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A suspect has finally been brought in to be questioned in the murder of one of the Thors, but does Loki know more than he lets on?  The Ultimate Thor seems to think so, and he has vowed to let nothing stop him in his quest to catch his partner’s killer.  He doesn’t realize just how dangerous the road ahead could be.

Jason Aaron continues this fantastic detective story, that just keeps getting better and better.  It fits the genre so well, without sinking too far into the realm of cliche.  Loki’s crazy street informant character is perfect for the story, and serves to add a little bit of depth without slowing the pace one bit.  Also, the predicament that Ultimate Thor finds himself in at the end of this issue has me just about foaming at the mouth to find out what happens in issue #4.

Sprouse’s artwork is also something to be praised.  This book takes us to some of the dark and seedy corners of Battleworld and you genuinely feel that in the art.  This book is the dark alley that you wouldn’t want to walk down alone at night, but you have to because you just can’t help yourself, and you really want to find out what’s at the other end.  I mean that in the most positive way that I possibly can.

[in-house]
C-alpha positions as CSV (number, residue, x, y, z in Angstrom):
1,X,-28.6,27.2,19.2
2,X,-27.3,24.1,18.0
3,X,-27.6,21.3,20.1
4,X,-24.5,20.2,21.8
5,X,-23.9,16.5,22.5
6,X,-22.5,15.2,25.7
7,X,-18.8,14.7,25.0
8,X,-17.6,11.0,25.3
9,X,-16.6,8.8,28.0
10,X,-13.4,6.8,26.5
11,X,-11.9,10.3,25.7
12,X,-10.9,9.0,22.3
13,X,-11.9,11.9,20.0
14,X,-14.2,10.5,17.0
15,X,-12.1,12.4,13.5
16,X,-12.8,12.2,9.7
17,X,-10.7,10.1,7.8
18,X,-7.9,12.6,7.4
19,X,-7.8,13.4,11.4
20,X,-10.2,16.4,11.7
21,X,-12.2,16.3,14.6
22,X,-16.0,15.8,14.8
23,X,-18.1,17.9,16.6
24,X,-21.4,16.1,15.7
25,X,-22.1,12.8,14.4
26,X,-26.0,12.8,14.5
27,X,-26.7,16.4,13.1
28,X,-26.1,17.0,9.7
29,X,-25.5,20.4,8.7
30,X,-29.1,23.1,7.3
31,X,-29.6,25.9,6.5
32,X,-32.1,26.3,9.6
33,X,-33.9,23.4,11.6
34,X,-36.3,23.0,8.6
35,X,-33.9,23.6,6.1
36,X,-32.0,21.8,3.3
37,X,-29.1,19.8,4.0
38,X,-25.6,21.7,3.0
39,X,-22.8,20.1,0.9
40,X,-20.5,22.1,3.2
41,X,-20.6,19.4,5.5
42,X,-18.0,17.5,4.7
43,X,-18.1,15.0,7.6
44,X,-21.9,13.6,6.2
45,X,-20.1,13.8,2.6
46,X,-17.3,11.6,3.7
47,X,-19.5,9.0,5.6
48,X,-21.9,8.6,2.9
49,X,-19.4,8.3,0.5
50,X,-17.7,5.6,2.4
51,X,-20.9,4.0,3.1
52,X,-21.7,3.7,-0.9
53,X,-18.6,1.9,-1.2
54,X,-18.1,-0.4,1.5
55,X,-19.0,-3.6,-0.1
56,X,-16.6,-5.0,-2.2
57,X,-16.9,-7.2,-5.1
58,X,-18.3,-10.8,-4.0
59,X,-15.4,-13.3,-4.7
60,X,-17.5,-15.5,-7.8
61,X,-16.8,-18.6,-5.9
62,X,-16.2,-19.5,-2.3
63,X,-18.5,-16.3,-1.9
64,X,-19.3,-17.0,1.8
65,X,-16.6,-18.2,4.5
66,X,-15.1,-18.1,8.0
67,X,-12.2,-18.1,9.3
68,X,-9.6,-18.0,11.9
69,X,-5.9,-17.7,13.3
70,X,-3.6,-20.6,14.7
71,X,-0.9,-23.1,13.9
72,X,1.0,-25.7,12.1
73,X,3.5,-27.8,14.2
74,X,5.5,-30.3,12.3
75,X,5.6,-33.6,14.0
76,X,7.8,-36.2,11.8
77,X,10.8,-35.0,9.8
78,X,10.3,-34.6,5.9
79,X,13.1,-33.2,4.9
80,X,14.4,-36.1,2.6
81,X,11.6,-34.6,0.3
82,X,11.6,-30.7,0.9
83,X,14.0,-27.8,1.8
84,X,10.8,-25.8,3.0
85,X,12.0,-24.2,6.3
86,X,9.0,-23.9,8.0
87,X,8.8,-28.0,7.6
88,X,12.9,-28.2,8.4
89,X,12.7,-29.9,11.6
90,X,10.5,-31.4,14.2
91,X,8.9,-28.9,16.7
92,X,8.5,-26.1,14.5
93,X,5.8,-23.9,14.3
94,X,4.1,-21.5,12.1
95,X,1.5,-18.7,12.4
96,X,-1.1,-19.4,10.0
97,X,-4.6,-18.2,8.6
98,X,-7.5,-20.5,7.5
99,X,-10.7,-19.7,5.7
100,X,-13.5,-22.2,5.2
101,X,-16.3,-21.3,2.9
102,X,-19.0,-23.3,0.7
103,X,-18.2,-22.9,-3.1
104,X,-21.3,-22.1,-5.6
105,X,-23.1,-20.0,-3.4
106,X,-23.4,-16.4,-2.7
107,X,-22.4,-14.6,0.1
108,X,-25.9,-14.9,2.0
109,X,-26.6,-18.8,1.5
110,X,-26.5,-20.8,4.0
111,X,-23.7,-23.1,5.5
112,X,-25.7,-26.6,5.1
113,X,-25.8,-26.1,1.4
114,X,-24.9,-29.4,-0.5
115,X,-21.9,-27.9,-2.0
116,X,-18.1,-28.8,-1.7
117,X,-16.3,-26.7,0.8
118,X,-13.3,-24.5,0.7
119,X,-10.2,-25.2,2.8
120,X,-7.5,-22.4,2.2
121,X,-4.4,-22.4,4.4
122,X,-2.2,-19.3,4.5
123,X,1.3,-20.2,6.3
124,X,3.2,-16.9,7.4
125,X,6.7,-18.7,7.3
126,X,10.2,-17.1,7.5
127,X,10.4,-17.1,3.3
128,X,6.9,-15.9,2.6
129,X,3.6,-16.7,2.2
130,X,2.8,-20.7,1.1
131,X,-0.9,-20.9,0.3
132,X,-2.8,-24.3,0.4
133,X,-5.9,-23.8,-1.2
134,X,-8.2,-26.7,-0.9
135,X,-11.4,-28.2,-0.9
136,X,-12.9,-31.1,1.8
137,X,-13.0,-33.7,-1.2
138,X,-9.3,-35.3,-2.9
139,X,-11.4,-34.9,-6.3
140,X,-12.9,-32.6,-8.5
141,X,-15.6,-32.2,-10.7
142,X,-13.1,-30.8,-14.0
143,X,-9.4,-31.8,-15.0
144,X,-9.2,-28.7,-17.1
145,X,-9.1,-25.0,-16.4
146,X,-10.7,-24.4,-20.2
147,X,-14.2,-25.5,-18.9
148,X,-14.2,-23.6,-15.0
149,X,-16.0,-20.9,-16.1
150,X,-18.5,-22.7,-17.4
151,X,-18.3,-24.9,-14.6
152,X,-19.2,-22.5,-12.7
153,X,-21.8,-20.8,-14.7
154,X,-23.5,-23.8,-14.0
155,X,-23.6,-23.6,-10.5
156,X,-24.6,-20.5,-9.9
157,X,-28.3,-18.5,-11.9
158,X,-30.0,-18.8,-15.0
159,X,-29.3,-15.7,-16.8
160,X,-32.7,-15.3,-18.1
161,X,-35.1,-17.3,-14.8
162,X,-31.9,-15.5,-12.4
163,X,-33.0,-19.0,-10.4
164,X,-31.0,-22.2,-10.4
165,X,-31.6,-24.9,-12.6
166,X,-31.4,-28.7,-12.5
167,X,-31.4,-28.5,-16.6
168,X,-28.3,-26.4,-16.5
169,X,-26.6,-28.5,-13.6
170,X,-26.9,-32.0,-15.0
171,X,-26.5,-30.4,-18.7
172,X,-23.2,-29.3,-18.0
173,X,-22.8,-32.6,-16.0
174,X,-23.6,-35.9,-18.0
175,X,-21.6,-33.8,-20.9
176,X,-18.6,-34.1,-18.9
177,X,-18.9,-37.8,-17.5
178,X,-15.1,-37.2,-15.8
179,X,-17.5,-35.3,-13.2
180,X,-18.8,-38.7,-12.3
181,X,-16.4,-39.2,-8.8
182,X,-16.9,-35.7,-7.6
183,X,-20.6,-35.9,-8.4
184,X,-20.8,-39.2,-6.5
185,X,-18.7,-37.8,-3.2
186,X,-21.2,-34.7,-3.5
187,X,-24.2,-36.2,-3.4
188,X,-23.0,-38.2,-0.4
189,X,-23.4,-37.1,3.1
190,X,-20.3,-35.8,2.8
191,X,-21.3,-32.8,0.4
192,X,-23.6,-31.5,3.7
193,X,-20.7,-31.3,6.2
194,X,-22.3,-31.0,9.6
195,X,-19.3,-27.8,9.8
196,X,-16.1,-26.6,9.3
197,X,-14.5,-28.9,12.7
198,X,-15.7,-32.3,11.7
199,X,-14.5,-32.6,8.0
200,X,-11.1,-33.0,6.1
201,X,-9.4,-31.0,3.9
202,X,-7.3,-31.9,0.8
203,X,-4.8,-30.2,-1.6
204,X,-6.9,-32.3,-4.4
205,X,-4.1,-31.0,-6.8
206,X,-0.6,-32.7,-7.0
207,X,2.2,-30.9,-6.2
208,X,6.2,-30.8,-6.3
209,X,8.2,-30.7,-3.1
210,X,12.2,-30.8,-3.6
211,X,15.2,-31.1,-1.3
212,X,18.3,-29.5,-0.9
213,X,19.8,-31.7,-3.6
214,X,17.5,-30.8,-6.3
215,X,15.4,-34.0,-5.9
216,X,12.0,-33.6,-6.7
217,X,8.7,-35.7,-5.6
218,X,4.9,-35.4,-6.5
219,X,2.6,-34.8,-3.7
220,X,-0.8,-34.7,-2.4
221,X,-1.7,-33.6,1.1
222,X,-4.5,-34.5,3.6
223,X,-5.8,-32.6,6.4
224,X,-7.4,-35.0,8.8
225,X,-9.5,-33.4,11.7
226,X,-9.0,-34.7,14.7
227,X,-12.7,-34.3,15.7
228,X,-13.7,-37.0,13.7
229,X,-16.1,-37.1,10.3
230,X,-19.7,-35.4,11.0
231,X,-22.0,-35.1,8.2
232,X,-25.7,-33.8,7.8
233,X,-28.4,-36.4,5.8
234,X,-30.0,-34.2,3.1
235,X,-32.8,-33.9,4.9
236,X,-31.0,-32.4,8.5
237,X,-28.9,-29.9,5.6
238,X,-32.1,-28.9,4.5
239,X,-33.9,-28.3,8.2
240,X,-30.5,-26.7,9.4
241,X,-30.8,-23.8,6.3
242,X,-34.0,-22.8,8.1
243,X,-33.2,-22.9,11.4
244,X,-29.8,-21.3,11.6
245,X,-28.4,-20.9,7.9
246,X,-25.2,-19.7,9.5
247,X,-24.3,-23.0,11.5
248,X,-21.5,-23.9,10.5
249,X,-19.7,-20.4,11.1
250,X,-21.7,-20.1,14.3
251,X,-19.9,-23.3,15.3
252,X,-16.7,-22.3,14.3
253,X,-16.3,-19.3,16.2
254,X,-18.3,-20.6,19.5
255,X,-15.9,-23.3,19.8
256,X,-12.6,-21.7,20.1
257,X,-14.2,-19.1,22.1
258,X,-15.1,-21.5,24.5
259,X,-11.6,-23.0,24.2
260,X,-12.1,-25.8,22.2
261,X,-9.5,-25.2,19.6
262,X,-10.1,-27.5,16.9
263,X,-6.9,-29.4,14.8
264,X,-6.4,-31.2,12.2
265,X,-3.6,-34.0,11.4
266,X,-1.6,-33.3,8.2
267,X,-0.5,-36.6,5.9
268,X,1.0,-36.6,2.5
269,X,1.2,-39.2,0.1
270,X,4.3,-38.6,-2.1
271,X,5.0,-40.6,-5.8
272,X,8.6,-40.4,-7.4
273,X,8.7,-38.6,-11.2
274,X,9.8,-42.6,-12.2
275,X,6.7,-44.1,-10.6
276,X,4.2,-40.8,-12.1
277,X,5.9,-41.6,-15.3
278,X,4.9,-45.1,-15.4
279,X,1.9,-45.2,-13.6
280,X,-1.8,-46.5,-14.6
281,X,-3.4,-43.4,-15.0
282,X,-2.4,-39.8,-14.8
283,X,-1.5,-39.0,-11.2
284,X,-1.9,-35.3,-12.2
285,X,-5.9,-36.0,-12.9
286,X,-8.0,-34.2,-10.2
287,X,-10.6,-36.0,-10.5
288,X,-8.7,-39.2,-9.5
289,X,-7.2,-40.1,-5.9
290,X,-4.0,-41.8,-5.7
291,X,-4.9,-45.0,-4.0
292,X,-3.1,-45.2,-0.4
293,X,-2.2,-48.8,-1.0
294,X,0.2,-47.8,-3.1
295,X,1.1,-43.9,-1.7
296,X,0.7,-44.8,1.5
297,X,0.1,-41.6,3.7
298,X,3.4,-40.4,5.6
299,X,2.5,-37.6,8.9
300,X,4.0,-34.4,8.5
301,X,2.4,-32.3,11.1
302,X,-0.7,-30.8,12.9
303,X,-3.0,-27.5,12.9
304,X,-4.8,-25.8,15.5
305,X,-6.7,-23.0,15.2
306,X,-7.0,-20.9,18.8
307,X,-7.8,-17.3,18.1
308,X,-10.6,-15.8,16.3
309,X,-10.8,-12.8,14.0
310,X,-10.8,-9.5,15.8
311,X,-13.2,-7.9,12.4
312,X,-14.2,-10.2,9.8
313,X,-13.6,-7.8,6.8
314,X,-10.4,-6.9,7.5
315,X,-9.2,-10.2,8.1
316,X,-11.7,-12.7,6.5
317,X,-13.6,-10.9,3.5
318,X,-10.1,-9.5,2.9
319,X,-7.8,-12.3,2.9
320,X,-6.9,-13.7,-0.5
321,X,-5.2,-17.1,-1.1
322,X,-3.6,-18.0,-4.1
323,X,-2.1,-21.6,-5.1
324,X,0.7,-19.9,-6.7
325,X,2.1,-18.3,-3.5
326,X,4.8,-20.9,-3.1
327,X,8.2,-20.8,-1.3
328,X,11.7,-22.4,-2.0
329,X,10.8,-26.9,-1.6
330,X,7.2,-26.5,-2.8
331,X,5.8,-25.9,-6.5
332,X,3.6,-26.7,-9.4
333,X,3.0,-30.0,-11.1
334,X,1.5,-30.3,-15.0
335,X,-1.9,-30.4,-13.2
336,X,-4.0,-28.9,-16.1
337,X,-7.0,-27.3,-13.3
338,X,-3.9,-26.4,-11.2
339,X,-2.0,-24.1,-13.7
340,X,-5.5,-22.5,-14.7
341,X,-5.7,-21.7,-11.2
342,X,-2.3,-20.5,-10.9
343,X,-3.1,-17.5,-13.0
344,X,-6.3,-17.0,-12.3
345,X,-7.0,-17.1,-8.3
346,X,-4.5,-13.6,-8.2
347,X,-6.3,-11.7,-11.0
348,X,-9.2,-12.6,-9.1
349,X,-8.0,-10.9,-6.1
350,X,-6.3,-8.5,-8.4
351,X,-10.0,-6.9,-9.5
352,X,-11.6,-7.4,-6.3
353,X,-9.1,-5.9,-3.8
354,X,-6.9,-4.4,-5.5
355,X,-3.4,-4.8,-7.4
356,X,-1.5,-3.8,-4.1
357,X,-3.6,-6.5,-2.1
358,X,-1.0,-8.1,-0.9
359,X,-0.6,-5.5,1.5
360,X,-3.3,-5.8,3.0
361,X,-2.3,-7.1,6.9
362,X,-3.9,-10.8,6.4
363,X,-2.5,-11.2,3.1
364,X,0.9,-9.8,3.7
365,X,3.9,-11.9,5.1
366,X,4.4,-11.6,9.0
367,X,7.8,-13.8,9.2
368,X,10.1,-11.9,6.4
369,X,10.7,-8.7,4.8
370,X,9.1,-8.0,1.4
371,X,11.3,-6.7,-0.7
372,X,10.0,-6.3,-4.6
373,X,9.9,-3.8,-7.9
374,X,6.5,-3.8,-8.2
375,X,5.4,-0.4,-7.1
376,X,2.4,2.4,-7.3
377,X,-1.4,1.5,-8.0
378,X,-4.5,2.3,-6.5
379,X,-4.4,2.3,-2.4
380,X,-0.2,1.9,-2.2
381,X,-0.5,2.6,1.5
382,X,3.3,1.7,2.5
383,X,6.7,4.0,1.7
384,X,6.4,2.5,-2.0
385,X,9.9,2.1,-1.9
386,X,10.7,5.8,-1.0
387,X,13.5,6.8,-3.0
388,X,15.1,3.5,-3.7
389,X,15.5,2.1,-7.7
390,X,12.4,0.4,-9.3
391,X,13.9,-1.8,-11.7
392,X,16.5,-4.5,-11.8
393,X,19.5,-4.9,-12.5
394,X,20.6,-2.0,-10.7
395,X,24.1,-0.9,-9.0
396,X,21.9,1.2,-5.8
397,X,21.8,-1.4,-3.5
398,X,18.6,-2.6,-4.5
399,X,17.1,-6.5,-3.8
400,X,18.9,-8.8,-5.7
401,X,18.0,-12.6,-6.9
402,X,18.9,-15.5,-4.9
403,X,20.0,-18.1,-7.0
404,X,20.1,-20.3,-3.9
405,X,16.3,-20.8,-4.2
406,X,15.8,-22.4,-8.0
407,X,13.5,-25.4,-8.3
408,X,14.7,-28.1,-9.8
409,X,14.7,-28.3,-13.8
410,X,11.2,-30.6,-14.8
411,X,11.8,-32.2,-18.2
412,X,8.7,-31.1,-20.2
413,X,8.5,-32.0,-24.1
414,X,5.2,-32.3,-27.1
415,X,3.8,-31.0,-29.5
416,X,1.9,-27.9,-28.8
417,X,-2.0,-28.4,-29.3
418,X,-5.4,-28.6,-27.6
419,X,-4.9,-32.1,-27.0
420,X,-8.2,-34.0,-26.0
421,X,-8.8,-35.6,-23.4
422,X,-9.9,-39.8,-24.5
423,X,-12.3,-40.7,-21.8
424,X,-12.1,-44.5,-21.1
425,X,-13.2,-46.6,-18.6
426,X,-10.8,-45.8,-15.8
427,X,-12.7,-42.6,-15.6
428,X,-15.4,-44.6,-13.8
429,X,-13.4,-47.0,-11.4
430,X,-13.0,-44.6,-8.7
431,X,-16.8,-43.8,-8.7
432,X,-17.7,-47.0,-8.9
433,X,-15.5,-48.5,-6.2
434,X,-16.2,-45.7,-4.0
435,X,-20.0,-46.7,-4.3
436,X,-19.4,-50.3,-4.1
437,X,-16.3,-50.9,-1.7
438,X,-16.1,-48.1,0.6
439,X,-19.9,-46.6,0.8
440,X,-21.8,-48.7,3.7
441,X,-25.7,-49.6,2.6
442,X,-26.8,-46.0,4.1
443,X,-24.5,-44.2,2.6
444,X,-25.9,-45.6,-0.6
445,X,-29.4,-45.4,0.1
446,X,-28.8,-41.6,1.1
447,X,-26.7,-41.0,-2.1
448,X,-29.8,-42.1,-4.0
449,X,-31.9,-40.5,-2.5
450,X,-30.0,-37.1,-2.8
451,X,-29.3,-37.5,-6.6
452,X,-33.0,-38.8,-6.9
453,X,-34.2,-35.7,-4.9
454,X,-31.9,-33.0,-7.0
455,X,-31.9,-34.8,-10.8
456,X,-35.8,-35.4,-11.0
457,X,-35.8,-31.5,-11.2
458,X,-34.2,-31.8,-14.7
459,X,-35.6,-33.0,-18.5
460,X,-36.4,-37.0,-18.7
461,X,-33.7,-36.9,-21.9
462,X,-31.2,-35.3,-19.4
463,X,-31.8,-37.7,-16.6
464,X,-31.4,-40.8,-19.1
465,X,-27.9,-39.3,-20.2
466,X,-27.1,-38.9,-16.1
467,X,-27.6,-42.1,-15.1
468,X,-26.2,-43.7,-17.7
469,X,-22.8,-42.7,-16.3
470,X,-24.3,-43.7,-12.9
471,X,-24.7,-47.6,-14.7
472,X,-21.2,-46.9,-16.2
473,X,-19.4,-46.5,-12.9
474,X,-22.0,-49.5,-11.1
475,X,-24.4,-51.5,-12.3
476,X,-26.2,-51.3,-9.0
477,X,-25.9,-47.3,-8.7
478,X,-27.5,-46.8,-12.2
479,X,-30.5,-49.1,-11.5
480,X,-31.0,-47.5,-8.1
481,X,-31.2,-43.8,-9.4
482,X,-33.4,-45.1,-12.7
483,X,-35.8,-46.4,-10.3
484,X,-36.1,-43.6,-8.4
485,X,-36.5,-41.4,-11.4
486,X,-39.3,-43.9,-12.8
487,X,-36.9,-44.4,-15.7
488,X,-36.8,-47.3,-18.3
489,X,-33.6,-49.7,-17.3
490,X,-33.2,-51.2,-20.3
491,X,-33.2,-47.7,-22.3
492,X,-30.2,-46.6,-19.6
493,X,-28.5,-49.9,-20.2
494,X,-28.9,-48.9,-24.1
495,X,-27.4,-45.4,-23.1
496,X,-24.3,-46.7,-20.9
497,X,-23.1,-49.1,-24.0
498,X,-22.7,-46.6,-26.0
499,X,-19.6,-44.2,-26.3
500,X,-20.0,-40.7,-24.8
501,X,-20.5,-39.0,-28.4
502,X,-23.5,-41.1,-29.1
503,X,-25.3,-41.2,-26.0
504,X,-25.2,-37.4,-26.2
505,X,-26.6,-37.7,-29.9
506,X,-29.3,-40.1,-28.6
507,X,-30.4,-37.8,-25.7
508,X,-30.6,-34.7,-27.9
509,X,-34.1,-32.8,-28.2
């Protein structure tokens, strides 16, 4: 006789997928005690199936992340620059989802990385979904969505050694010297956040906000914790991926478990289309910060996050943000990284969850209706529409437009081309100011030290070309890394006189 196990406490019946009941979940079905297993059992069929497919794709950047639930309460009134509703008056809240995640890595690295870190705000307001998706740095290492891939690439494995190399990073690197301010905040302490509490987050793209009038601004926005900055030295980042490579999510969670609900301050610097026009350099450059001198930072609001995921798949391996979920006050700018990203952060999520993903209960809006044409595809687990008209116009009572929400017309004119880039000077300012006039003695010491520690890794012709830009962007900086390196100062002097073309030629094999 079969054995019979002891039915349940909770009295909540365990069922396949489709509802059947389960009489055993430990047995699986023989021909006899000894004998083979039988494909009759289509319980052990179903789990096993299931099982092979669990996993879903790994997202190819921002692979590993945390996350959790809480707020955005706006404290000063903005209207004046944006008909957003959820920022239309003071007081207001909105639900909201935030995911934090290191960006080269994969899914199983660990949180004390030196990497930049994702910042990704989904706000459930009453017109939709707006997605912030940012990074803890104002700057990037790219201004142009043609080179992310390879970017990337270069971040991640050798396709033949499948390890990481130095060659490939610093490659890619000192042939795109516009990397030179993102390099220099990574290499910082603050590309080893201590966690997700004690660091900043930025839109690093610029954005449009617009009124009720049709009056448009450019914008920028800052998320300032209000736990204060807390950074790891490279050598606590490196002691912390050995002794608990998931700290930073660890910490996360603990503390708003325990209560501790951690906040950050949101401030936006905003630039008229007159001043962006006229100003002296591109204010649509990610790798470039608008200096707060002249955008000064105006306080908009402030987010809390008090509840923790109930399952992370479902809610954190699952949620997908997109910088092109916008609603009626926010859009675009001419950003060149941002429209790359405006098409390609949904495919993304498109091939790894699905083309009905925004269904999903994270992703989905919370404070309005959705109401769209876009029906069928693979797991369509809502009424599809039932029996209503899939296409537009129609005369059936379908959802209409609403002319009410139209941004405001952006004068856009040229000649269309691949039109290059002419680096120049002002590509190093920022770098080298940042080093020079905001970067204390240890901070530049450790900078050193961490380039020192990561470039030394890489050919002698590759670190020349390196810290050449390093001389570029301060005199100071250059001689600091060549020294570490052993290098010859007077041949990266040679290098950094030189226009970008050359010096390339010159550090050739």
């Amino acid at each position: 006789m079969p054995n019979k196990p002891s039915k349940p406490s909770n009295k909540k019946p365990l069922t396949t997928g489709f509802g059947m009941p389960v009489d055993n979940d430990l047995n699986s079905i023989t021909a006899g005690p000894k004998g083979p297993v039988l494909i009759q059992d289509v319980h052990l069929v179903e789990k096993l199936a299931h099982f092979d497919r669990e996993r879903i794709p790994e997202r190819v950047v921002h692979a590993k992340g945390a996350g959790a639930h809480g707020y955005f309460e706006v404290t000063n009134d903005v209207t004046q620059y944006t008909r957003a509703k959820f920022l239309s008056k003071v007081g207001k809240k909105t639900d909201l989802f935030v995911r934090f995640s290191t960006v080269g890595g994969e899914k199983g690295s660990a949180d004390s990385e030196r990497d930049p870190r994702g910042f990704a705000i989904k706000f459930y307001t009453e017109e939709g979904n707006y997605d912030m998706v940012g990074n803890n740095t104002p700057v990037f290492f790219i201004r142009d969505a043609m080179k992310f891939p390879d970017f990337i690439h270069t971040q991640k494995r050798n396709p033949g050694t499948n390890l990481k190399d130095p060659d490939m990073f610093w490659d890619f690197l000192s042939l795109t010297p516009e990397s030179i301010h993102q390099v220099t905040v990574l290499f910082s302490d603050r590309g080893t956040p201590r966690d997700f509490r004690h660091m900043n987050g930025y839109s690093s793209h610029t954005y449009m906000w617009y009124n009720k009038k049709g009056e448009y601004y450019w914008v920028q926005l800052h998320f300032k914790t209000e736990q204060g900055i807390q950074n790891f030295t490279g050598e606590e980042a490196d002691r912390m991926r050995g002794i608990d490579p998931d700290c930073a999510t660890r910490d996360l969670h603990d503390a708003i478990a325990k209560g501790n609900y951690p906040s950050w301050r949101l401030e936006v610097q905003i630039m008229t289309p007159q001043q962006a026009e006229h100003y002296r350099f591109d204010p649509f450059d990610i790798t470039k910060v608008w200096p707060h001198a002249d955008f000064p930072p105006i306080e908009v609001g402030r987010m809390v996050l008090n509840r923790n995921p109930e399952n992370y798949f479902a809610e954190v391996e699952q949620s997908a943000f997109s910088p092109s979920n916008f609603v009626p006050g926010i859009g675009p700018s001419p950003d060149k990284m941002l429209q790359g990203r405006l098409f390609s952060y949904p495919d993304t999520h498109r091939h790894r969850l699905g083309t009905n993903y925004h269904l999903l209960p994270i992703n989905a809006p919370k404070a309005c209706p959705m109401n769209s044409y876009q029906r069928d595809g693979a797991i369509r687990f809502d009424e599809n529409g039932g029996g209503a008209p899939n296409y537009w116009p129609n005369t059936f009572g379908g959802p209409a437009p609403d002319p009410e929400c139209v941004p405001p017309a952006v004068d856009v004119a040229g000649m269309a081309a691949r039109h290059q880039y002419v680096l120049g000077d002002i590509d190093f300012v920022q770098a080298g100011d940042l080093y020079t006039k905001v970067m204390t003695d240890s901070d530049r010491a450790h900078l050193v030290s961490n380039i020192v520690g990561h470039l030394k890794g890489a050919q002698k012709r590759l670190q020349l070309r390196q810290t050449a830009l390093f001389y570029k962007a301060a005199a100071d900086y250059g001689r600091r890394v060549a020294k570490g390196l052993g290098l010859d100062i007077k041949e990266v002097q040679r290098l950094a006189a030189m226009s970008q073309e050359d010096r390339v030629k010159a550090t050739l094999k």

This is easily one of my favorite mini-series in the entire Secret Wars event, and I sincerely hope that the quality art and storytelling continue right on through the final issues.  Aaron writes Thor stories brilliantly, and I can’t wait to see how this one ends.

The Verdict for Thors #3:
5/5 – Must Have Moar!!!

If you like this review, or any of my others, don’t forget to subscribe!

Until next time,
Stay nerdy, my friends.

Upcoming reviews:
Hail Hydra #2 (Secret Wars Tie-In)
The Wicked + The Divine, Volume 1: The Faust Act